Board Terminates Former Principal Donna Valentine

Donna Valentine (middle) during the termination proceedings with lawyers Ryan O’Neill (left) and Mark Sherman (right)

Emily Magyari and Andrea Hunt

On Monday January 25, the Stamford Board of Education voted 8-0-1 to terminate the employment of former Stamford High Principal Donna Valentine. This vote was in response to a recommendation to terminate made by impartial hearing officer Peter Adomeit earlier this month.

The proceedings began with Ryan O’Neill, the attorney representing Valentine, delivering a 30-minute plea to the Board of Education advocating against her termination. Throughout the plea, O’Neill cited a disparity between the punishments of the other administrators and teachers involved and what Valentine received. He referred to Valentine as a “punching bag” and a “scapegoat,” and argued the report by the hearing officer was “high on emotion and rhetoric.” Following O’Neill’s argument, Floyd Dugas, the attorney representing administration, delivered his plea to affirm the hearing officer’s decision. Dugas claimed that Valentine “failed to provide a safe environment” at Stamford High. He said that she failed to protect students from further harm and had broken the law by not reporting her suspicions regarding a student-teacher sex scandal to the Department of Children and Families.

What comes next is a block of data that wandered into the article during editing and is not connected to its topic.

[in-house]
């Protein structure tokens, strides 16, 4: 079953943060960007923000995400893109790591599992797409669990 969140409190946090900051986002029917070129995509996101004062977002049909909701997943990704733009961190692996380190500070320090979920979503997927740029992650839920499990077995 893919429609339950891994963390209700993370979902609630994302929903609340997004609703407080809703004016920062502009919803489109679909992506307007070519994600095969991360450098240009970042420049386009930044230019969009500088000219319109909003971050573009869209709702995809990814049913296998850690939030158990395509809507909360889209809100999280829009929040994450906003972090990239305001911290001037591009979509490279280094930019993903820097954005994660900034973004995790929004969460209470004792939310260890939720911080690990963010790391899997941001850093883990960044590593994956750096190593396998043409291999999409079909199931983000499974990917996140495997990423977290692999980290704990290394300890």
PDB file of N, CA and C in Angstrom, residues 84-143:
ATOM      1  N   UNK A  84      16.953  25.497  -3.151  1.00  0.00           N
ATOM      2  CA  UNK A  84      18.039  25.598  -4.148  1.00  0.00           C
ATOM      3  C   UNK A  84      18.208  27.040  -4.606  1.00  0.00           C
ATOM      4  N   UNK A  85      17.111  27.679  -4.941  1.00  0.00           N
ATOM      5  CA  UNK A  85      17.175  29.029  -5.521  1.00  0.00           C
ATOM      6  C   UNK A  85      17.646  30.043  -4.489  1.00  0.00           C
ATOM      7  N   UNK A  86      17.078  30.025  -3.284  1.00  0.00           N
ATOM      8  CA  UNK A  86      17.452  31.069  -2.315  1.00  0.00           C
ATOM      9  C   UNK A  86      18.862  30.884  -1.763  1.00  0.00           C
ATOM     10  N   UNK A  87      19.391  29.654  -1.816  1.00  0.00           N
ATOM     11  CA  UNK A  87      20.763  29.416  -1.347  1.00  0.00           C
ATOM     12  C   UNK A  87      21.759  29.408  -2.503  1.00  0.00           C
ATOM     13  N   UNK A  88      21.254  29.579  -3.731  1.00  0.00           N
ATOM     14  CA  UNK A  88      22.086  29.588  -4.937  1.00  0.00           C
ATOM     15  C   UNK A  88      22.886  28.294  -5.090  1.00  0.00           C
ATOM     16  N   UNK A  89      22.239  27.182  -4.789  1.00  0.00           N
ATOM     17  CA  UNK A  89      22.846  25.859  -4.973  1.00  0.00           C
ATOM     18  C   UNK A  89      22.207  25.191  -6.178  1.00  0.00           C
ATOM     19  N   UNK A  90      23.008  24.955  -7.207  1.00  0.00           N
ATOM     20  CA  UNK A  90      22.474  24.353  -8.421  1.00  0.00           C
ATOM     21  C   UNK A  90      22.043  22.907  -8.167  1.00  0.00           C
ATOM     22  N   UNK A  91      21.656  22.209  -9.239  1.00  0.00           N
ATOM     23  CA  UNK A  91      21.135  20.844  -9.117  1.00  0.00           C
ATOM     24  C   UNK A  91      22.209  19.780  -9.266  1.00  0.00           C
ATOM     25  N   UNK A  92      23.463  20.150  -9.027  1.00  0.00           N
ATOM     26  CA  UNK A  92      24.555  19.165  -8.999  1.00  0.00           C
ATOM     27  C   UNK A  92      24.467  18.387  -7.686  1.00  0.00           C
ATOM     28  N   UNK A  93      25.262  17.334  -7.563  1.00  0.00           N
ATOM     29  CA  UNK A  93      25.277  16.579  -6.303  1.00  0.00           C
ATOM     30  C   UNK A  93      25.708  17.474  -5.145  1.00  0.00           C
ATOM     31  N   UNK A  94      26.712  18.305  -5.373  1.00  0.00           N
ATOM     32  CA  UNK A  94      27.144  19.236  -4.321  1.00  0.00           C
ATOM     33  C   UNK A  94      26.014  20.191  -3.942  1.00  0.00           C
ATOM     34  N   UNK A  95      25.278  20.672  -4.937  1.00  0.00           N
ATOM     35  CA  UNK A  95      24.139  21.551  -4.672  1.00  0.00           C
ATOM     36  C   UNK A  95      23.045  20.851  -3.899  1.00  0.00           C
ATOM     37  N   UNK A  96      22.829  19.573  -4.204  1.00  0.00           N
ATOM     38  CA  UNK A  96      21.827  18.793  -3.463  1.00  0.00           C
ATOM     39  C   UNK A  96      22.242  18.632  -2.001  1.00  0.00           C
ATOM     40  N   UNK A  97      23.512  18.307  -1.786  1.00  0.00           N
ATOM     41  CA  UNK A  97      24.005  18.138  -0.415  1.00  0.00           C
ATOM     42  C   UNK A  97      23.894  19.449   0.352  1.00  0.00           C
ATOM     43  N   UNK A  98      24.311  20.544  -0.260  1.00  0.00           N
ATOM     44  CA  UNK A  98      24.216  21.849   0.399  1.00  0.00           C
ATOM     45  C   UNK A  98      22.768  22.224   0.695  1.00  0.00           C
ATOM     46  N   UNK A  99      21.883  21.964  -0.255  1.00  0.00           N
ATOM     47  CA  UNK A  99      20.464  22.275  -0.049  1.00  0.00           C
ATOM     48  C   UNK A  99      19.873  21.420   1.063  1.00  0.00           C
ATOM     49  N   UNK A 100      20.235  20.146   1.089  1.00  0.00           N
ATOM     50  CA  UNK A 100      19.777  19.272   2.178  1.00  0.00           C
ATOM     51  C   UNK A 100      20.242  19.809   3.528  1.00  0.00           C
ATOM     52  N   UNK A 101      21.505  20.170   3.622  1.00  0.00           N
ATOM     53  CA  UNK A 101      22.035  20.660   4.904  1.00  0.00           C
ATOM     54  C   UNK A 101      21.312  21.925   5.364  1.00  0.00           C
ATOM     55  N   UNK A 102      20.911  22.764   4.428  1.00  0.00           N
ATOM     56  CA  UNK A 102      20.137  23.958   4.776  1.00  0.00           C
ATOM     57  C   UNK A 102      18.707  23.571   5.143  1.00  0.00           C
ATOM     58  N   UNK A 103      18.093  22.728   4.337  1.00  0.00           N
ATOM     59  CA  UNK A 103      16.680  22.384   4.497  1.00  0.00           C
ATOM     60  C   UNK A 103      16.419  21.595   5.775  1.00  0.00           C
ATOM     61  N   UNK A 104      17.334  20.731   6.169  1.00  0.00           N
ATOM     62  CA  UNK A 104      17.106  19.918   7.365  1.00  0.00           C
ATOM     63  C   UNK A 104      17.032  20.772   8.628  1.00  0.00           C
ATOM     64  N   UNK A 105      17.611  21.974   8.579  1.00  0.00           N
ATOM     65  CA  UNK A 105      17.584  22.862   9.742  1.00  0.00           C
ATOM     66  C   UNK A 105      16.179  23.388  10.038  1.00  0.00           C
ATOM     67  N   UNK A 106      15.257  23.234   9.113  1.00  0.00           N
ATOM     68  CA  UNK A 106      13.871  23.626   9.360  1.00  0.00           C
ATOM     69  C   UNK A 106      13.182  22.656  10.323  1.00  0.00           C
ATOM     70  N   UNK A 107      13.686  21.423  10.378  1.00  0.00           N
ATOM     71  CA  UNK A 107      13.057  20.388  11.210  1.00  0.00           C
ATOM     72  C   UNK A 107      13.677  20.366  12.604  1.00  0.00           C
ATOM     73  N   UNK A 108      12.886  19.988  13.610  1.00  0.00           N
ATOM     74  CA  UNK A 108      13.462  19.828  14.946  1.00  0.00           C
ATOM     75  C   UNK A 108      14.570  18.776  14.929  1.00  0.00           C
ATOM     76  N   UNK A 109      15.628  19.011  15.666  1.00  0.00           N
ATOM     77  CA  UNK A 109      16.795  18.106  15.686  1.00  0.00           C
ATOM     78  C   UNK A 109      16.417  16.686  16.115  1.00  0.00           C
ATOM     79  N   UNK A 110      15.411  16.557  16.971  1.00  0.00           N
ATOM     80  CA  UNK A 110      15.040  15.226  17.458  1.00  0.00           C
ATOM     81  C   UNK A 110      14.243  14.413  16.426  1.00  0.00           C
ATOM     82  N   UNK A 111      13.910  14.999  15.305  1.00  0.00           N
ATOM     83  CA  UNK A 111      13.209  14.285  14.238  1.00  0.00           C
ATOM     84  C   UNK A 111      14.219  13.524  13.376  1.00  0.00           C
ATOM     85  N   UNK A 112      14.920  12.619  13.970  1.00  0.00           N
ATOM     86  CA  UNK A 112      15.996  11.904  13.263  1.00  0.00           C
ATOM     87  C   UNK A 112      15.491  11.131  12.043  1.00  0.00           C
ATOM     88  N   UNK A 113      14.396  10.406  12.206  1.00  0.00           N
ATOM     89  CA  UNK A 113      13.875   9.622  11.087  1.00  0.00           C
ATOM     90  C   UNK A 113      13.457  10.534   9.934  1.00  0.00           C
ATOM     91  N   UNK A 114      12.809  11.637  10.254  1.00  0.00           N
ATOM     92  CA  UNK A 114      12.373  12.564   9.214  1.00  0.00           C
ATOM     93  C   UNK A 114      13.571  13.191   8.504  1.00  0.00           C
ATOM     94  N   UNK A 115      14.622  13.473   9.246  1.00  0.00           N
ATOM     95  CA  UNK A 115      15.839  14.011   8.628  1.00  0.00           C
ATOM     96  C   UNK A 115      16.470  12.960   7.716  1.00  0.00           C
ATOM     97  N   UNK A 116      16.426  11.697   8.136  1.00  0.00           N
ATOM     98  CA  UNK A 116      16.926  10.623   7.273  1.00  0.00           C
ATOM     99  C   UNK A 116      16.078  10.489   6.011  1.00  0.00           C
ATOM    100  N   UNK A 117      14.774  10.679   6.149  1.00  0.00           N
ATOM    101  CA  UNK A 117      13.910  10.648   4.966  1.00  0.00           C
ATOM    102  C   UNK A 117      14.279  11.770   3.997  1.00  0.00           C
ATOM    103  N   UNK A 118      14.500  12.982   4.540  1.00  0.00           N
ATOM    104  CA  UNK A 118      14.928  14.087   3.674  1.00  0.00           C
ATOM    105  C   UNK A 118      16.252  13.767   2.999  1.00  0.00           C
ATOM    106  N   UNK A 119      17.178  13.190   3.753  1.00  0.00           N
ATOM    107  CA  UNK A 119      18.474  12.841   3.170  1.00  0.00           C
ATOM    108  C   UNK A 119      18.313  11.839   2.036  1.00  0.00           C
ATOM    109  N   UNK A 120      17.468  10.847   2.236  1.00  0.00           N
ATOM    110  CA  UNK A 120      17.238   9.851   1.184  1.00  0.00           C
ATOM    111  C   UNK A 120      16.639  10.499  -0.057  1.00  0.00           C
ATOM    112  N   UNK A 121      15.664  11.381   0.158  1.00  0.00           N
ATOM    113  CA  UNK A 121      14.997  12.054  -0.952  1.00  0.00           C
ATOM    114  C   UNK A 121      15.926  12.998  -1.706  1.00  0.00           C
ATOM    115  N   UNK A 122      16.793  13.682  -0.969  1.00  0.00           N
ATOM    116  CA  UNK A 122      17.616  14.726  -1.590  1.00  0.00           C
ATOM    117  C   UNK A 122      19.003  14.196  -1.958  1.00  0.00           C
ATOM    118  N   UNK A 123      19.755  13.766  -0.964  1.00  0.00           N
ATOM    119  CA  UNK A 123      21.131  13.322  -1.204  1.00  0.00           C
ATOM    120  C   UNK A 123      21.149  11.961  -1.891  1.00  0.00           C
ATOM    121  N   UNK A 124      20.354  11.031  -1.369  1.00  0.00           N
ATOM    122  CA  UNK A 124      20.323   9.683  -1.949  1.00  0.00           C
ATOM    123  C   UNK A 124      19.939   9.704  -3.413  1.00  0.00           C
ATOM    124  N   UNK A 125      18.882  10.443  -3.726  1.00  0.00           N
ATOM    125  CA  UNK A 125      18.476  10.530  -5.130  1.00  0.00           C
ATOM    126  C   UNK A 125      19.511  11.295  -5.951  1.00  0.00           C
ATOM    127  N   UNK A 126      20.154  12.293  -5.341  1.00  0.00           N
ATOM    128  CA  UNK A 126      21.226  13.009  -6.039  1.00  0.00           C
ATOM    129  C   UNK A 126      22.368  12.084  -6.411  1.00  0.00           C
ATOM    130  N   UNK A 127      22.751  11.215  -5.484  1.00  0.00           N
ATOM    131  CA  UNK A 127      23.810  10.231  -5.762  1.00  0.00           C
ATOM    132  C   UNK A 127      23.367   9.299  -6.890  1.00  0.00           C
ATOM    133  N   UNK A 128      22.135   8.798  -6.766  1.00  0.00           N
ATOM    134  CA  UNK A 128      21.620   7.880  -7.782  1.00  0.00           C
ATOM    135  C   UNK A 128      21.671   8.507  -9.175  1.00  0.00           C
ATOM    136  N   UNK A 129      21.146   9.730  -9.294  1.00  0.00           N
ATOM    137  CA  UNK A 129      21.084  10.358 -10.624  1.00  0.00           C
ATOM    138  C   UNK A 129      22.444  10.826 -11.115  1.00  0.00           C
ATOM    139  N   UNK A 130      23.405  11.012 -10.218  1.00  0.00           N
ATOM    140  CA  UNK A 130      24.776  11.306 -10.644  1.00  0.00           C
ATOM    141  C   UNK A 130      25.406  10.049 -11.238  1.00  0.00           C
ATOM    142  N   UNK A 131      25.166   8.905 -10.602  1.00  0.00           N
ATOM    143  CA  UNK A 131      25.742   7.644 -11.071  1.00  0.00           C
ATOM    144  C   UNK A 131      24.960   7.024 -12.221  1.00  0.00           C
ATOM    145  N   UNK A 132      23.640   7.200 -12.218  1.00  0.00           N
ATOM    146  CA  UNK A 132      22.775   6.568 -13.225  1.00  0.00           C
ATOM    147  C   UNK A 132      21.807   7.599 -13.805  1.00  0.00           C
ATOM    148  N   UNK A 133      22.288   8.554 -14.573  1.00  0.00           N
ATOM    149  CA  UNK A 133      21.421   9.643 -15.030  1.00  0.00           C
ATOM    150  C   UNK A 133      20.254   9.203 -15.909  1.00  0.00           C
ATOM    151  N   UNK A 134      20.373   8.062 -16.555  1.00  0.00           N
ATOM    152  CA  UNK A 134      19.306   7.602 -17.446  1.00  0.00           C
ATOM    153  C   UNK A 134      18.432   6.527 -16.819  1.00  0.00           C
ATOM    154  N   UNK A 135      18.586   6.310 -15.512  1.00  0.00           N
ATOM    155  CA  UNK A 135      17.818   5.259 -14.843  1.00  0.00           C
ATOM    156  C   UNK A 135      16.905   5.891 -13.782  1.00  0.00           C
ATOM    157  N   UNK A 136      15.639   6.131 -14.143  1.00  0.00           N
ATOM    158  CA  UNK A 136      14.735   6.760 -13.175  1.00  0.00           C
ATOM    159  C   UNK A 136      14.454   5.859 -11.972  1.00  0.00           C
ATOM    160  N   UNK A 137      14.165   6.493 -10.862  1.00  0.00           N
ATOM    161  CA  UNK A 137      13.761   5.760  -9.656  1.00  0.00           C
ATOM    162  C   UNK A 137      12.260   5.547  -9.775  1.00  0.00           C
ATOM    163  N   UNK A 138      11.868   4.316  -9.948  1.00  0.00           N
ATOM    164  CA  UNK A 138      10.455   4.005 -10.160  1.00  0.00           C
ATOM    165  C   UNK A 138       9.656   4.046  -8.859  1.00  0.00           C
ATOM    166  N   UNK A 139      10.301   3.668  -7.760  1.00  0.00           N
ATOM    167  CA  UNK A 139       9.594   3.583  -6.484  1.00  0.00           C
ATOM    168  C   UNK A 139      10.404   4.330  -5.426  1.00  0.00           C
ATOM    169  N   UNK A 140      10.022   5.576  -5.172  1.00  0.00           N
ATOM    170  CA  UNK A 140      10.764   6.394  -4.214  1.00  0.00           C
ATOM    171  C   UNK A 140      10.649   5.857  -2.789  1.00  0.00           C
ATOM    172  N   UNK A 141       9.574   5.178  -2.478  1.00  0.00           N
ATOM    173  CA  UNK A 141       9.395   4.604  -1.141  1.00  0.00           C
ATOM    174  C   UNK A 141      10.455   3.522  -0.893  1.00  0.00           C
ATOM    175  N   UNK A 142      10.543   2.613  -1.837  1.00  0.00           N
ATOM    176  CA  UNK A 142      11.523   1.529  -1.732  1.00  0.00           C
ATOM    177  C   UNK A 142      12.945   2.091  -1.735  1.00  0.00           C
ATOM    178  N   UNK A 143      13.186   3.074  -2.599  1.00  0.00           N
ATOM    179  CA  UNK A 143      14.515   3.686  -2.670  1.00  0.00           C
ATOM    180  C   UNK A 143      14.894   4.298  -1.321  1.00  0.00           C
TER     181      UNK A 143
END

Following the pleas, the BOE entered a private executive session for approximately an hour and 20 minutes. During this time, a teary-eyed Valentine spoke to the Round Table about her situation. She said “I miss Stamford High and I wish people had facts, because they were lied to.” Valentine went on to say that she loved her job as principal and she misses the school and the kids. “I was an awesome principal,” she said.

I was an awesome principal.”

— Former SHS Principal Donna Valentine

After the executive session ended, the BOE proceeded to vote on the termination of Valentine’s employment. They voted 8-0-1 on four separate counts including inefficiency based on fact, moral misconduct, and insubordination.  The one abstention was cast by first-year BOE member Mike Altamura.  After the meeting, Altamura explained his abstention to the Round Table. “The report and the testimony was not convincing enough for me to terminate Dr. Valentine,” Altamura said. “Because we could not hold the other teachers and administrators accountable that were involved, I felt it was unfair to single out a particular individual.”

After the vote, O’Neill said, “We will be looking at our next steps,” likely alluding to a potential appeal in the state court system.